Weeks went by, and nothing materialized. By the end of March, I was beginning to suspect that something had gone horribly wrong. I looked back again at the website, and discovered that, apparently, the sending of a user ID and activation PIN required me to actually sign up again. That detail somehow hadn’t gotten communicated effectively in my conversation with the helpline agent back in January. So, I tried registering again, and was presented with a message announcing that a newly issued user ID and PIN were en route to me. They would need to be used within 28 days or they would expire and have to be re-issued. Surely that would be plenty of time for a letter to cross the Atlantic.

I won’t even attempt to spell the name of that notorious Icelandic volcano, but suffice it to say that April was not the most ideal month for air traffic across the north Atlantic. Whether this was the cause of my next set of woes or not, I cannot say for certain. But some time in the third week in April, I received a friendly letter – dated March 31 – from the UK Government Gateway, providing me with a brand new User ID. I tried to use it to sign up, but it required a PIN, which I did NOT have. Obviously there must be a second letter, but where was it?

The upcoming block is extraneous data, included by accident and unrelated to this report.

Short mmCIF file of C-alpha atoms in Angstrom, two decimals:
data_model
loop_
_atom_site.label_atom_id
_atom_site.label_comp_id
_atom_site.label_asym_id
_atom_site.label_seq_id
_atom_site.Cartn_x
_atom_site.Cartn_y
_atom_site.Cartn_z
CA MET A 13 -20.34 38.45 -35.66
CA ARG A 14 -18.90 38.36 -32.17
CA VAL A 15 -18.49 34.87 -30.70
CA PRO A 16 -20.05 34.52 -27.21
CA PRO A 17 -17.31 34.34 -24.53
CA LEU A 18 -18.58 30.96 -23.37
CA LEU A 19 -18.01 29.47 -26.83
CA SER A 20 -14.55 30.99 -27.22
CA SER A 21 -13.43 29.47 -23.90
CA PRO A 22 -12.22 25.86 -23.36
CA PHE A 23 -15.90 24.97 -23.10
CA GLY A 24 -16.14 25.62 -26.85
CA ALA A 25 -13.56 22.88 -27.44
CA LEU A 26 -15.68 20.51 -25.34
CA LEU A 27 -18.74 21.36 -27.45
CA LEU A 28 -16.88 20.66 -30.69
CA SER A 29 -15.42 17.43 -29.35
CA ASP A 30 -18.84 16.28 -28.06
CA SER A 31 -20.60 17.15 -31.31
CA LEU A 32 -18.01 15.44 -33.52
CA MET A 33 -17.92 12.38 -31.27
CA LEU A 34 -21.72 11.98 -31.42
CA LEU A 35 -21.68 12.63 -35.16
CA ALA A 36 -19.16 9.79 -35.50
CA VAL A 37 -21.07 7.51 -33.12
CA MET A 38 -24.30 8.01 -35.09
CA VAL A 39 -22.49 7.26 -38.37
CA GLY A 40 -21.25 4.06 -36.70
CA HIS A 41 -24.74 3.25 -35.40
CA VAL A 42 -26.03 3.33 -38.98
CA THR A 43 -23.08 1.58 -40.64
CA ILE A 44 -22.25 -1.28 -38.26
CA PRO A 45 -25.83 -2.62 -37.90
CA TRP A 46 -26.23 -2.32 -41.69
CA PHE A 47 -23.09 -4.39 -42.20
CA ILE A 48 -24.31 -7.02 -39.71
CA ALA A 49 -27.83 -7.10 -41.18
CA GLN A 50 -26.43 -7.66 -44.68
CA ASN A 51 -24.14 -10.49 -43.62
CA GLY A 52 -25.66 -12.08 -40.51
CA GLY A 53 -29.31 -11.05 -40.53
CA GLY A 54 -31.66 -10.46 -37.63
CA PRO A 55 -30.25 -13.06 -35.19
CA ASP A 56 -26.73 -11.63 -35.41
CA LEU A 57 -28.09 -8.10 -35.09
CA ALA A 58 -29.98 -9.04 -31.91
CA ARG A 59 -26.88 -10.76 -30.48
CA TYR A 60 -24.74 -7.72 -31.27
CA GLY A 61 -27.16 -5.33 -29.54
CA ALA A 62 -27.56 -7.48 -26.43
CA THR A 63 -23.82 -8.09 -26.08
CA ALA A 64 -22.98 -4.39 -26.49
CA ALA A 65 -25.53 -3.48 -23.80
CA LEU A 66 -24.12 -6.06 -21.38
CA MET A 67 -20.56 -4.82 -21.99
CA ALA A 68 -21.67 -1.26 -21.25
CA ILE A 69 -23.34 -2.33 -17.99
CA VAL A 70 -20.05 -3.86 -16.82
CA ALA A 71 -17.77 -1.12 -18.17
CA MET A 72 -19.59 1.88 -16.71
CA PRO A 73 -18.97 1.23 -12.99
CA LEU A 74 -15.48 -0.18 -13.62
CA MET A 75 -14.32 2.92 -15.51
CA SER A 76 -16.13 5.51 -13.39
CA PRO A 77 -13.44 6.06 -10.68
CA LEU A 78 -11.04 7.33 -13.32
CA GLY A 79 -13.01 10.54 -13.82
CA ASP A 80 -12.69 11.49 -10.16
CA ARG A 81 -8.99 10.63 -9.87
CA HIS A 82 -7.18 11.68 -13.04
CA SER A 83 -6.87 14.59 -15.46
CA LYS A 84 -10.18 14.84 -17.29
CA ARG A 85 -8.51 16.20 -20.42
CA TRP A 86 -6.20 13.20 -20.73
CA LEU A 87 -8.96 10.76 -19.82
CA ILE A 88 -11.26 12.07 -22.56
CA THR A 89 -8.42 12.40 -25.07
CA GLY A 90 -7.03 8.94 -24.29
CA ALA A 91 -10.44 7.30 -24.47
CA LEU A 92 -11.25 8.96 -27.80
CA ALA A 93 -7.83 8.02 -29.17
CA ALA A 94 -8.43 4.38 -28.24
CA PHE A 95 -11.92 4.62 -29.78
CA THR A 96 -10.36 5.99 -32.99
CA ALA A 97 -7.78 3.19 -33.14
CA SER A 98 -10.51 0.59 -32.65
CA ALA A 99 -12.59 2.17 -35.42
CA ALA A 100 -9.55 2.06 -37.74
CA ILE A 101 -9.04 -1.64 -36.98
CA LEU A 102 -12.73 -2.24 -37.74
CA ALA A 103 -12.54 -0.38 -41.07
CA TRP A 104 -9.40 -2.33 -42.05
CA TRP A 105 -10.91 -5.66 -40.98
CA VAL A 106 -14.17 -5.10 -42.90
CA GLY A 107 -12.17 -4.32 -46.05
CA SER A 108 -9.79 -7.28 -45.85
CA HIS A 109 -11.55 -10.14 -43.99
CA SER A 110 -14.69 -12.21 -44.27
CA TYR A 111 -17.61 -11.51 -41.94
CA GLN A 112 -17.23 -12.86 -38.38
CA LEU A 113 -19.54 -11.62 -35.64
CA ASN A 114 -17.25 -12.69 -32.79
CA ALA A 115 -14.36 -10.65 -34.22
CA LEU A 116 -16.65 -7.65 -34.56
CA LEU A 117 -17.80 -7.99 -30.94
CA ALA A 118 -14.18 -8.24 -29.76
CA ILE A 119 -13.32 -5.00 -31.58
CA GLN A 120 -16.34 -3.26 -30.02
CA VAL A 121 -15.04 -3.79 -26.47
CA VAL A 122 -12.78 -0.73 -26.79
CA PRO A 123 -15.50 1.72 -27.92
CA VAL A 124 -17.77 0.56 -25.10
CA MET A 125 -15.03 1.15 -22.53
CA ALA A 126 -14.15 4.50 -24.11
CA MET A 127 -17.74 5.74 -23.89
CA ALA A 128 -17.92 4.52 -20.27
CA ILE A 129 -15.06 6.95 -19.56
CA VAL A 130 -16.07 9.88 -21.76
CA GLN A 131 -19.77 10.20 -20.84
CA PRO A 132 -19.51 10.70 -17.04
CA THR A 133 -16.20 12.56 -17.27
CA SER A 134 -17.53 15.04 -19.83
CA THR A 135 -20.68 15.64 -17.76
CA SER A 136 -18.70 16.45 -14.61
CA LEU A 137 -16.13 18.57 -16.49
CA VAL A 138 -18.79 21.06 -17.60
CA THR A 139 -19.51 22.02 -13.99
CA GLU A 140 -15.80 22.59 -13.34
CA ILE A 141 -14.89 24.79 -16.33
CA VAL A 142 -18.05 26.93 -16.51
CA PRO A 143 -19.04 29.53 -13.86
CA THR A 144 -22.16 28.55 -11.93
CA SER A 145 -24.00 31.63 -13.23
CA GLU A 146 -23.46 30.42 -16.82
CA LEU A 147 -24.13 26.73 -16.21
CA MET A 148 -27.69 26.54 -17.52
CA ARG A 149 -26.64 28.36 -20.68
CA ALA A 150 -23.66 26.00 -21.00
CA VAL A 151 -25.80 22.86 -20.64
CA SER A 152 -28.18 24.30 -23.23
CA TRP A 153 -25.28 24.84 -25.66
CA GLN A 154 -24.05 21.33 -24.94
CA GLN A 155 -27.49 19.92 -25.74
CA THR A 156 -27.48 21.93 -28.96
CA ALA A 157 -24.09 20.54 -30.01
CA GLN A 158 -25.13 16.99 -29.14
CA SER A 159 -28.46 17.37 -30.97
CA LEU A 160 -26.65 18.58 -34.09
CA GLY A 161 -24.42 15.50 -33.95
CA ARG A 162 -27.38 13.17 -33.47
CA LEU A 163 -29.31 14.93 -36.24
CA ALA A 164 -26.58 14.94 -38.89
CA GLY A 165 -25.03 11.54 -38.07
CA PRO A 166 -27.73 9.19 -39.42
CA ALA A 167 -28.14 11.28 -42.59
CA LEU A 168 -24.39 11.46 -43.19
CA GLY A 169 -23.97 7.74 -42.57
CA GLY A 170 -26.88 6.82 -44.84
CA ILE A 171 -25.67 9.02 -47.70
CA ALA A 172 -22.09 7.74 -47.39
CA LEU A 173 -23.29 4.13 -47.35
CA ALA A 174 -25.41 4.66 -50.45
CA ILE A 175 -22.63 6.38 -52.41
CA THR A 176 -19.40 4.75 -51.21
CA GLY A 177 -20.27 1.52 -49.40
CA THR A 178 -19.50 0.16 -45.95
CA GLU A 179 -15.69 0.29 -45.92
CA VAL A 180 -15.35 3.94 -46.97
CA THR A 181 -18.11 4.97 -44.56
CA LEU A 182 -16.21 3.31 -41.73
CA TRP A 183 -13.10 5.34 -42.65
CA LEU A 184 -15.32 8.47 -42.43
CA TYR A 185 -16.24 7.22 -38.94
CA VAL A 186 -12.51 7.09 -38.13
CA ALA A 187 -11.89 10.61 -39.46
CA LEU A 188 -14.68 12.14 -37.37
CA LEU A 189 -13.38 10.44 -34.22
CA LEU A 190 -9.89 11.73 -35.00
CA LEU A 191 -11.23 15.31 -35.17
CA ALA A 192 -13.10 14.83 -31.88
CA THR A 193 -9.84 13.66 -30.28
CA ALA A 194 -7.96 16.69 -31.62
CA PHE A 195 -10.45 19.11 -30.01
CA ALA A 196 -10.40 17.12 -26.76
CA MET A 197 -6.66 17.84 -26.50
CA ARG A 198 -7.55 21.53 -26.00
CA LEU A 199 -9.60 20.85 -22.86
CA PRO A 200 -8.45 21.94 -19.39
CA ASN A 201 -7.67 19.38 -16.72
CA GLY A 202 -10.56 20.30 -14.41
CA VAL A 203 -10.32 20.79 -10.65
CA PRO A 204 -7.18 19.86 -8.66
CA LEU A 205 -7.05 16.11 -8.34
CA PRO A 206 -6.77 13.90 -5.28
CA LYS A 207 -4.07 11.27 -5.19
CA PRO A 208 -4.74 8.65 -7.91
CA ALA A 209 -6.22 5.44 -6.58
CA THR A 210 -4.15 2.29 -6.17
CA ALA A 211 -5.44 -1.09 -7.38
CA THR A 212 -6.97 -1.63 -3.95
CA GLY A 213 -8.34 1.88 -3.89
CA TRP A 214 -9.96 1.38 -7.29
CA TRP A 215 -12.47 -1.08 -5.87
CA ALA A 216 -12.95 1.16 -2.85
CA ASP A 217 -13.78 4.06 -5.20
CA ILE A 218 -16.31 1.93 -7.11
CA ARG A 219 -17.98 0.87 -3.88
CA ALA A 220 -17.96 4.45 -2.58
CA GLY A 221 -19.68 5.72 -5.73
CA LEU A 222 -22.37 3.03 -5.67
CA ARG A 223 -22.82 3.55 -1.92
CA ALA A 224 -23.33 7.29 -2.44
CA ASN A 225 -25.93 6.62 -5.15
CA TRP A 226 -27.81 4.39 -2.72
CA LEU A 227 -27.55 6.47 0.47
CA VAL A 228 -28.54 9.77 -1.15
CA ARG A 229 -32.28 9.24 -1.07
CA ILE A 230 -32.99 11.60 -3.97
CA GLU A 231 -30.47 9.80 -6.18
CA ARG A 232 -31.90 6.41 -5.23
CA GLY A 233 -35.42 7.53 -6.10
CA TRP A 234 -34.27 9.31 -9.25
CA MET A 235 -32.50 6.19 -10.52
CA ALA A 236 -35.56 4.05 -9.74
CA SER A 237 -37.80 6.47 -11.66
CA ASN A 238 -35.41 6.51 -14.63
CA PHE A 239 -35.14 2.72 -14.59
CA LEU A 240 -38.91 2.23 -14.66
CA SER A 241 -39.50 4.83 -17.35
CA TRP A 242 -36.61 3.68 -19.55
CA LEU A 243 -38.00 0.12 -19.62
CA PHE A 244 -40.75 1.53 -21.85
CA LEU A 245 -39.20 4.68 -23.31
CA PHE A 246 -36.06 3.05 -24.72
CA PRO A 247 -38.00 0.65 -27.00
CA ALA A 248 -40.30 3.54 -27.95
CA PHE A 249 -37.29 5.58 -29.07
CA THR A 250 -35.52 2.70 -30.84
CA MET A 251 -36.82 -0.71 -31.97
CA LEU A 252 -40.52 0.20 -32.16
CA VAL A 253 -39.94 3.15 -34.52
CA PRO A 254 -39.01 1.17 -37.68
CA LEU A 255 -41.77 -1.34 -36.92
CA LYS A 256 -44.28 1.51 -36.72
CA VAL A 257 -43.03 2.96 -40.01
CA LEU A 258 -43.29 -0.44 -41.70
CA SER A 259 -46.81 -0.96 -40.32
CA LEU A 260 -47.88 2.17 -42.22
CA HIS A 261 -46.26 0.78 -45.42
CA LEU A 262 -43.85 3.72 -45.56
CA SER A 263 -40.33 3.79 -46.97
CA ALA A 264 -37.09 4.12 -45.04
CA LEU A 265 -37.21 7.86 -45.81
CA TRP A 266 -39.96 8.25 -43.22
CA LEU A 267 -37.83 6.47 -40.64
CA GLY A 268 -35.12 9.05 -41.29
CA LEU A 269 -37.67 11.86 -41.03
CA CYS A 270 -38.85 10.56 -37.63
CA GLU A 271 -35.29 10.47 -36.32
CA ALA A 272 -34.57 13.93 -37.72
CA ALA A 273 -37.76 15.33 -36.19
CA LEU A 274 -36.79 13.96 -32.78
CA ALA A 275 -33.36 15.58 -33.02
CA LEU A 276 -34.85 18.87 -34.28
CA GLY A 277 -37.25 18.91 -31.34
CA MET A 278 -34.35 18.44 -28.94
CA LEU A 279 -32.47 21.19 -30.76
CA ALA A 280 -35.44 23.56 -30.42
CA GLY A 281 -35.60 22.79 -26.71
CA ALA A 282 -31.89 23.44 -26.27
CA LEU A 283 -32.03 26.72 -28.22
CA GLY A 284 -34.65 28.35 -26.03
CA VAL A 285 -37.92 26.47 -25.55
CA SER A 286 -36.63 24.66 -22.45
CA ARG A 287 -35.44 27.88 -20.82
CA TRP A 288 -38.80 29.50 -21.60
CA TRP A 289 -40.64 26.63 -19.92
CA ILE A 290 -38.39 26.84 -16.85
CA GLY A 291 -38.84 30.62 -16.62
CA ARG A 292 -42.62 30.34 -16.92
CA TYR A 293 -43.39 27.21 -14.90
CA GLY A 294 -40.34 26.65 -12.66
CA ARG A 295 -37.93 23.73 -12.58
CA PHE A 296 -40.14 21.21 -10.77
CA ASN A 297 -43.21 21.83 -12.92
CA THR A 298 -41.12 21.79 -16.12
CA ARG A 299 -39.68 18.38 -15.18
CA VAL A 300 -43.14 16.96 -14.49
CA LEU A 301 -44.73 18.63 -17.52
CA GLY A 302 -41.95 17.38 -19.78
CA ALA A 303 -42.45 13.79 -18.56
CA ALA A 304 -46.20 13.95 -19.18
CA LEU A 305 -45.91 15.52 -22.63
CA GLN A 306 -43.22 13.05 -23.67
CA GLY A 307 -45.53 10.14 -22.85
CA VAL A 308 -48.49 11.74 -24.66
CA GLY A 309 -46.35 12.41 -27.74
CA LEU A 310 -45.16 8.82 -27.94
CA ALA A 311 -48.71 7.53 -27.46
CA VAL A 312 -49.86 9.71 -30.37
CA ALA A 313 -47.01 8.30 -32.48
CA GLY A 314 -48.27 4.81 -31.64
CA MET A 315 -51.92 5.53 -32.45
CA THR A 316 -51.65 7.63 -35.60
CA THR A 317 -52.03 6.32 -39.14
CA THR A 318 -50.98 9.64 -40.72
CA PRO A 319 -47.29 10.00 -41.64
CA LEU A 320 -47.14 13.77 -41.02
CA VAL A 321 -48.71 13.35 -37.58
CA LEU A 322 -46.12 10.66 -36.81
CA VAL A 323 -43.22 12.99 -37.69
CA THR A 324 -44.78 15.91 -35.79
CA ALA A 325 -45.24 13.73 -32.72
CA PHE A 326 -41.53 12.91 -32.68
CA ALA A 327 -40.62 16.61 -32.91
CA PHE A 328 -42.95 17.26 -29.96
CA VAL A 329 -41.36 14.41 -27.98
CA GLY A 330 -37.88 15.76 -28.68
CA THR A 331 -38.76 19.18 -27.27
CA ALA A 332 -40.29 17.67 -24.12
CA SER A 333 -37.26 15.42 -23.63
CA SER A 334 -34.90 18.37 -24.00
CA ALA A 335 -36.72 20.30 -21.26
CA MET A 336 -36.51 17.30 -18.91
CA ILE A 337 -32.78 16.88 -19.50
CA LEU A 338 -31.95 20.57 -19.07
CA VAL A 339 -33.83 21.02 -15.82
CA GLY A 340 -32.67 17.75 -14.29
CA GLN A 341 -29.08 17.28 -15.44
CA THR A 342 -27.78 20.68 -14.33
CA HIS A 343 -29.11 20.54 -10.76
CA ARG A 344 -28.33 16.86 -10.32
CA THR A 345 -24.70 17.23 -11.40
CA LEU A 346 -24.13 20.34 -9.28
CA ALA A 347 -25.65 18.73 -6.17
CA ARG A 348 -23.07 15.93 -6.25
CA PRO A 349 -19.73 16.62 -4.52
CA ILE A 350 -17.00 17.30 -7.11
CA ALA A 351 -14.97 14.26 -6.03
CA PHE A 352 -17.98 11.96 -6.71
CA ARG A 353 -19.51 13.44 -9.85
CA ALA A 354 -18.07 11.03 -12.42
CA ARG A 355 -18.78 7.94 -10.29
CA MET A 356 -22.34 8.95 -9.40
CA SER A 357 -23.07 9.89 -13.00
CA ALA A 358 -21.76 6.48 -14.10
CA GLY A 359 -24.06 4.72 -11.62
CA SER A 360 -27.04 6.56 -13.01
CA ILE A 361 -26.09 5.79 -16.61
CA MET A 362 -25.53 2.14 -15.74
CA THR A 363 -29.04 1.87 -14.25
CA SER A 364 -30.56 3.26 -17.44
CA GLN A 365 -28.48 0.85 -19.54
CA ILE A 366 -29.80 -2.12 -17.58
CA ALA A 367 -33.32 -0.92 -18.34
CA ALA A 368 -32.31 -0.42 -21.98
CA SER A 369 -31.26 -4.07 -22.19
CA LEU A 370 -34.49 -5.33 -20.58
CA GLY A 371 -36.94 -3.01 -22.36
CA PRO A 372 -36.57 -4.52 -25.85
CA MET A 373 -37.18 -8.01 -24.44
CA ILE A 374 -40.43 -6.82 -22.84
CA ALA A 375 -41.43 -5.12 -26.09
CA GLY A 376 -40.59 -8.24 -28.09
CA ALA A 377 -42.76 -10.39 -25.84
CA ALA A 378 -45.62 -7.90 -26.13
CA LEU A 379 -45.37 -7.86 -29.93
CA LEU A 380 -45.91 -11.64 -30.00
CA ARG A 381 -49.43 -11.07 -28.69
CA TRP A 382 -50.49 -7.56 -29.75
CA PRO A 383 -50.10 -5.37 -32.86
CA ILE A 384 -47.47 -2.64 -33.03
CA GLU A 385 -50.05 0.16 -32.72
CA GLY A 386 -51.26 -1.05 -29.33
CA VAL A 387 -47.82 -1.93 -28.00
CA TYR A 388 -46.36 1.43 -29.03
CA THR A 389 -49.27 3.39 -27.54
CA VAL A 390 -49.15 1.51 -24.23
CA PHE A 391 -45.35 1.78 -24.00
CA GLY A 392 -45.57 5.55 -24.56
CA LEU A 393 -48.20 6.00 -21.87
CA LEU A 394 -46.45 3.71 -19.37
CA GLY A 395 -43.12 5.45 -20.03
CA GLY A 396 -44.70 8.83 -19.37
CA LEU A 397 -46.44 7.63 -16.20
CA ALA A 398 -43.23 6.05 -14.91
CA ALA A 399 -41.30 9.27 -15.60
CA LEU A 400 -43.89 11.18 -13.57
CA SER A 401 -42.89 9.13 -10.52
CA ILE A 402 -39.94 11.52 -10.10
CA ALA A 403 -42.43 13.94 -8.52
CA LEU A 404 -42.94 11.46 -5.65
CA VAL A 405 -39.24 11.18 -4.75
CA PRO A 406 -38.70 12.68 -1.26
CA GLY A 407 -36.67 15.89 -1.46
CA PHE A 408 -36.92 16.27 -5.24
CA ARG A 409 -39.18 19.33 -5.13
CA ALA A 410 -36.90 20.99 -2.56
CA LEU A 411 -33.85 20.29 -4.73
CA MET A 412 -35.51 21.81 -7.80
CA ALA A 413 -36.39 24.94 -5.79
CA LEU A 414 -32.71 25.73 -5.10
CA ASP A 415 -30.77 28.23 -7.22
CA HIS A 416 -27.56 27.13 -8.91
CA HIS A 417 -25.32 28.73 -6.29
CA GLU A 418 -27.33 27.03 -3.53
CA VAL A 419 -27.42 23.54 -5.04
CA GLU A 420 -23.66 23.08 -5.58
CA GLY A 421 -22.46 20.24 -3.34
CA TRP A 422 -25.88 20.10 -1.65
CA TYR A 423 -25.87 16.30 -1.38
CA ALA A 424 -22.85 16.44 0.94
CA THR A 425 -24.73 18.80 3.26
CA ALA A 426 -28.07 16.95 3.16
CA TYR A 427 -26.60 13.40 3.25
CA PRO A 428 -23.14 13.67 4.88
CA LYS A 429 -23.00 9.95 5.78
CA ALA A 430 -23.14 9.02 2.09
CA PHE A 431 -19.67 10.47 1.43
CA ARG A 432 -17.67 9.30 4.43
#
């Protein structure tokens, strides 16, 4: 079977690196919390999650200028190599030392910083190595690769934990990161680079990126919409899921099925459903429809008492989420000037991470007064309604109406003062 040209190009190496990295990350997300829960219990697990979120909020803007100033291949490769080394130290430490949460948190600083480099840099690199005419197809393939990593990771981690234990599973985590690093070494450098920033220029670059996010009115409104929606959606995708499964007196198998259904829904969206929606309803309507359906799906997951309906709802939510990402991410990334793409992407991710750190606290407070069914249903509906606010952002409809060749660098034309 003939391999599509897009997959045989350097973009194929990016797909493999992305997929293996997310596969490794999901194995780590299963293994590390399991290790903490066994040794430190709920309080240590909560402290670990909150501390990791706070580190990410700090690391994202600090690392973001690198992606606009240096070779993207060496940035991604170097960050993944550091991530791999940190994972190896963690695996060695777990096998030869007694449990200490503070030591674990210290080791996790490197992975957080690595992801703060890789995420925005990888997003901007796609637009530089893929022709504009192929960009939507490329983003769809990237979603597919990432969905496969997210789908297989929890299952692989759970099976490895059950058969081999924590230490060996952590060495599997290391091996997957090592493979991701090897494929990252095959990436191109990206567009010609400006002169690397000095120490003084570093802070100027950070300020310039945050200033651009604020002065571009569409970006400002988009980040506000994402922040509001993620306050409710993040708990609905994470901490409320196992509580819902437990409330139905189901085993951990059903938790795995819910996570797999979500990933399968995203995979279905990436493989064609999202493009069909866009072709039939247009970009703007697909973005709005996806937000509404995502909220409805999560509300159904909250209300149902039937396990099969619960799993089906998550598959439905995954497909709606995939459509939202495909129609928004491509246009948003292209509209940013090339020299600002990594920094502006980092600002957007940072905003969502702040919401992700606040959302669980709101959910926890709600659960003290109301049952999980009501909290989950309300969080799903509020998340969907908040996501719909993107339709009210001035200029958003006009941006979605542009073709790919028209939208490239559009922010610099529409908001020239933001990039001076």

Then, on April 28, the postman brought the second letter from Government Gateway. The letter landed in my hands after I returned home from my day’s activities, a little after 4pm: 28 days to the day from the date of the letter. Converting from Mountain Time to GMT, I realized I had a little under an hour before midnight GMT. Just in the nick of time! I immediately logged in to the Government Gateway. Here’s what I saw:

Now, I promise you I am not making this up. I’m not sure I could make this up.

Of course, I tried again after the site was back up, and of course my PIN had stopped working. With a very deep sigh – and after a few weeks of trying in vain to find someone on the other end of a phone or email who could re-awaken my deactivated PIN – I finally succumbed to the inevitable, and re-registered for Self Assessment Online. Whether by grace of clear northern skies or some other mystery, this time my User ID and PIN arrived well in time. With an enormous sense of relief, I finally succeeded in registering online for Self Assessment. It was with that little sense of accomplishment that I set off on summer travels.

When I returned in July, I sat down to carry out the task of filing my UK taxes online. Guess what helpful little message popped up when I ultimately navigated to the key page?